Taq-e Bostan (meaning “Arch of the Garden” or “Arch made by stone” in Persian) is a site with a series of large rock reliefs near the city of Kermanshah. It is located in the heart of the Zagros mountains, where it has endured almost 1,700 years of wind and rain.

Sassanid kings chose a beautiful setting for their rock reliefs along an historic Silk Road caravan route waypoint and campground. The reliefs are adjacent to sacred springs that empty into a large reflecting pool at the base of a mountain cliff.

The Taq-e Bostan complex comprise a rock relief standing on its own and several more reliefs associated with two rock cut arches. They illustrate the investiture ceremonies of the kings Ardashir II, Shapur II, Shapur III and Khosrau II. They also depict the hunting scenes of Khosrau II.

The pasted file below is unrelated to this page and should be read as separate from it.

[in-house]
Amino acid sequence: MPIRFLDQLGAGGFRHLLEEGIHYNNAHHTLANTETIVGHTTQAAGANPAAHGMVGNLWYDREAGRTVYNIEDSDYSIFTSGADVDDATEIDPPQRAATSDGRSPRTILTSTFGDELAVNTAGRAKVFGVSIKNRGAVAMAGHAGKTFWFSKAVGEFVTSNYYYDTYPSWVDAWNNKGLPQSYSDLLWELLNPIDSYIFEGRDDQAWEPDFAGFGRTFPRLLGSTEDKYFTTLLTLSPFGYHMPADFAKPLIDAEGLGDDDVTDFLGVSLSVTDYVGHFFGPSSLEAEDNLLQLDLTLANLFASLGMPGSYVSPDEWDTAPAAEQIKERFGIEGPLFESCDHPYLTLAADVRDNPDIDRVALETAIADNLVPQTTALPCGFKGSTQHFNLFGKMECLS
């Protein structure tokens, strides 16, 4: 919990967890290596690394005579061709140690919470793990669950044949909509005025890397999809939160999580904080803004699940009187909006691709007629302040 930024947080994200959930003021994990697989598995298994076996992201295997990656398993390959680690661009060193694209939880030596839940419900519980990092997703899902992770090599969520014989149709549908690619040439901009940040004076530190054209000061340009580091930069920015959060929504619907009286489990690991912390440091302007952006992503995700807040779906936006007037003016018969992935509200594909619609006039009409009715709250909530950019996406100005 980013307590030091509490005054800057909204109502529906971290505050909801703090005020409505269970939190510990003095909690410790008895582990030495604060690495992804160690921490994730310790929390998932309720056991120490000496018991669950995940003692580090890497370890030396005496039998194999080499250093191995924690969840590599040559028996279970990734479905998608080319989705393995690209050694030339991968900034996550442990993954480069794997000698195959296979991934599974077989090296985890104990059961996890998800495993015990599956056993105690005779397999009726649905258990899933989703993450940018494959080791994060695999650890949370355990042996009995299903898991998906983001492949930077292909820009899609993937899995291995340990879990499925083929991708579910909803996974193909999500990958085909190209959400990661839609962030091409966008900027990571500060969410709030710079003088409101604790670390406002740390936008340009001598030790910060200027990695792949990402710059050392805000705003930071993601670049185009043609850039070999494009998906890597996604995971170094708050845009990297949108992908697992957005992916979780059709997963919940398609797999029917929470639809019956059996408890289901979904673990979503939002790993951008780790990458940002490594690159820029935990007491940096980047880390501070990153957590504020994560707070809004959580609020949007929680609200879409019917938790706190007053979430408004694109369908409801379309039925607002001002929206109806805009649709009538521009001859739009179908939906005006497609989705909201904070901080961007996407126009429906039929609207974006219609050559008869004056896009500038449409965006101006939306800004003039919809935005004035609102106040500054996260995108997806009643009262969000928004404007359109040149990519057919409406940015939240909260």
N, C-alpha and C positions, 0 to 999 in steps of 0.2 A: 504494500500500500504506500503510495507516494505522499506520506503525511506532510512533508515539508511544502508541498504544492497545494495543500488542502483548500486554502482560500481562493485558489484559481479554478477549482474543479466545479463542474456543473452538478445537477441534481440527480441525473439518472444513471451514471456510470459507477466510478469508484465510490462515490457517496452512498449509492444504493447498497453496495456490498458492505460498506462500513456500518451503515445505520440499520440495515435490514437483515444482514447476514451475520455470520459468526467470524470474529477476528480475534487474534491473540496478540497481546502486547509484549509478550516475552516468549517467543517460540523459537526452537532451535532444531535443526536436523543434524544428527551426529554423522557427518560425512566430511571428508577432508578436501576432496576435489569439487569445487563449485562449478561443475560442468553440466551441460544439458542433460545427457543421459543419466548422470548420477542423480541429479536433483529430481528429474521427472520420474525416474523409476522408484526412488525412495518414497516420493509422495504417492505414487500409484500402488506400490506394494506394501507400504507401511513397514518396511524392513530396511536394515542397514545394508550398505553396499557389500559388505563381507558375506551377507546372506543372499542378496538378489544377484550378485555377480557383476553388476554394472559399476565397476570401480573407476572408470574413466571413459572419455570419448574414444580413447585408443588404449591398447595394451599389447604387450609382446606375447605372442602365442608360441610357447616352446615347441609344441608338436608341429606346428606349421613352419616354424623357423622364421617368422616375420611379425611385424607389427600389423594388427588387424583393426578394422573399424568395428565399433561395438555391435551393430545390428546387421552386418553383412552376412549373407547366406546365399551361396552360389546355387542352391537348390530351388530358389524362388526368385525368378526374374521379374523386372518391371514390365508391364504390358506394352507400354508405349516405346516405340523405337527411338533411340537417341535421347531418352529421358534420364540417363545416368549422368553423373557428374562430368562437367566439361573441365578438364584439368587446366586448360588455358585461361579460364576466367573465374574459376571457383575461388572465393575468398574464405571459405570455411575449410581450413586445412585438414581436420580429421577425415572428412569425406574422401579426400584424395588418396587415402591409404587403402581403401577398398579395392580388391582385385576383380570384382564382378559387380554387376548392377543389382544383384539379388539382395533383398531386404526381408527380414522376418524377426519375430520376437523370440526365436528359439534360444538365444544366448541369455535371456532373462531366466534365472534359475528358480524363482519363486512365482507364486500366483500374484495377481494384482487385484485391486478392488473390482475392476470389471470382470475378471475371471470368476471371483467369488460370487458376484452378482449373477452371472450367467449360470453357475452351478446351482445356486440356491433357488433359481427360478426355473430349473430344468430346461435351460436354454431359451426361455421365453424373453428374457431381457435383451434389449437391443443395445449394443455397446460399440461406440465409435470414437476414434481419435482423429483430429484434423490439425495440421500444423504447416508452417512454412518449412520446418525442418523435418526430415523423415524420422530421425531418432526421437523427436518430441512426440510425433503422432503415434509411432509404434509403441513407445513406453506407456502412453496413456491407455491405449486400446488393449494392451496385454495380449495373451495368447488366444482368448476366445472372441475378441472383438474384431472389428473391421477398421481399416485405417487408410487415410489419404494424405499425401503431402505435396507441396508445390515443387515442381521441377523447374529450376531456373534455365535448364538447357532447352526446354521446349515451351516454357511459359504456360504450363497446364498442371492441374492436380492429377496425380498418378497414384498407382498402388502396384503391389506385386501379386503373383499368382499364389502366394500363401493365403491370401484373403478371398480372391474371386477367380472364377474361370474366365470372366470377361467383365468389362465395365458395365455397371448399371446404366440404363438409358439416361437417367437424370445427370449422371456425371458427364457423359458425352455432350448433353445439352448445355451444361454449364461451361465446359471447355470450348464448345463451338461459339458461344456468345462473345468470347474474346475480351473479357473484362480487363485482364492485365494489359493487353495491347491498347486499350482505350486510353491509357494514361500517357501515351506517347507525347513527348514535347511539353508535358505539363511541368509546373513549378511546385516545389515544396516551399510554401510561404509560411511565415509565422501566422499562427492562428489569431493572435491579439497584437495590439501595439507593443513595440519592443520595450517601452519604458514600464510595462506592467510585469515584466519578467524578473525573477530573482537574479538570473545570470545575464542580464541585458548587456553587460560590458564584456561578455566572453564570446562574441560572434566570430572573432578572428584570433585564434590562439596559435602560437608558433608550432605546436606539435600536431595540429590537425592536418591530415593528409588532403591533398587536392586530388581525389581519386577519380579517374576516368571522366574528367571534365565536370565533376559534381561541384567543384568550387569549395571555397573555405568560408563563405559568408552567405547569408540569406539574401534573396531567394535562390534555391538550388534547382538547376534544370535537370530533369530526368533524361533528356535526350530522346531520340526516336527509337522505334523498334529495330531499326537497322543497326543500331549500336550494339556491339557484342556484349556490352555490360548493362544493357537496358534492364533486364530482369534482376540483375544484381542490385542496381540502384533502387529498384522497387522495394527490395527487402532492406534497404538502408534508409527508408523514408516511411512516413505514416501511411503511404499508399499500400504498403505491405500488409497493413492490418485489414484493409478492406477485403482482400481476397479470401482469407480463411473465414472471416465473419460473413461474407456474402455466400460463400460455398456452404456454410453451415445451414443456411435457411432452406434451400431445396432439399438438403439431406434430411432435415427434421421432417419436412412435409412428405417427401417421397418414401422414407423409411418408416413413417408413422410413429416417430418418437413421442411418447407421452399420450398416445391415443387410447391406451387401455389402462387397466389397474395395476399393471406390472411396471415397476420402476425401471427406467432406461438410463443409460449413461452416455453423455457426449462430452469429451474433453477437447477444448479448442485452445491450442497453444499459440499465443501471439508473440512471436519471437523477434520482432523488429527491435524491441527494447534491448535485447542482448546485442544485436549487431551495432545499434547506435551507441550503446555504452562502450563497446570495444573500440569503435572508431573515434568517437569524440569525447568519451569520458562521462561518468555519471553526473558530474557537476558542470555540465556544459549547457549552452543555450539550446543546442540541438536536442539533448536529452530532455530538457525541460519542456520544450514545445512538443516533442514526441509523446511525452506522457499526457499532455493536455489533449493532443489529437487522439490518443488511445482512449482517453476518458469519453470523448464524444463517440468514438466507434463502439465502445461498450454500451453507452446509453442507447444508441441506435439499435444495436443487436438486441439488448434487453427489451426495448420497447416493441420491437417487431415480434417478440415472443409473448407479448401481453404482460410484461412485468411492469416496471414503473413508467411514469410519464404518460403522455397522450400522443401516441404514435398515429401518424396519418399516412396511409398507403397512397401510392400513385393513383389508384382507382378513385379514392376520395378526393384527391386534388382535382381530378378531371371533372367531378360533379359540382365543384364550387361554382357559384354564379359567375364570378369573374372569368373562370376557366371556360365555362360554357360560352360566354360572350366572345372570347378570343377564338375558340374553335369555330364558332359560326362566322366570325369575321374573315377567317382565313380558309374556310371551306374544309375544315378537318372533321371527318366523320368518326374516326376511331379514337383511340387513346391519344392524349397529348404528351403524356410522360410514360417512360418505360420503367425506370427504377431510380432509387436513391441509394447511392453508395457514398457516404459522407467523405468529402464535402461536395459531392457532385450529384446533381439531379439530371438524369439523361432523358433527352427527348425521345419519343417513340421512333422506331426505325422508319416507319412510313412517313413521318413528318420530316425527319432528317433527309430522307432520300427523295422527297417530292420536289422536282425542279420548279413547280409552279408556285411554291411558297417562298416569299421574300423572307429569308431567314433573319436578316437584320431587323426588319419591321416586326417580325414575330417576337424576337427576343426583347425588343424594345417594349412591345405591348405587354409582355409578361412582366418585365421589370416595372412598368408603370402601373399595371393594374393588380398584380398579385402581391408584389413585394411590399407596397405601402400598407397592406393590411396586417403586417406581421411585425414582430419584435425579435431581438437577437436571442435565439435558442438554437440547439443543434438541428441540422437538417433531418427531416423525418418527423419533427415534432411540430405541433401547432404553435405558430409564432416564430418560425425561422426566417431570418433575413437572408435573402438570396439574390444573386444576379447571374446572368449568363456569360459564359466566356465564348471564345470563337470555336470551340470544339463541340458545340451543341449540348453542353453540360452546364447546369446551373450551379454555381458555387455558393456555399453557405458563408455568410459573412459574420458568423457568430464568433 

Like other Sassanid symbols, Taq-e Bostan, and its relief patterns reflect the power, religious tendencies, glory, honor, the vastness of the court, game and fighting spirit, festivity, joy, and rejoicing.

The site has been turned into an archaeological park and a series of late Sassanian and Islamic column capitals have been brought together (some found at Taq Bostan, others at Bistoun and Kermanshah). We will visit the site on Persia World Heritage Sites Tour.

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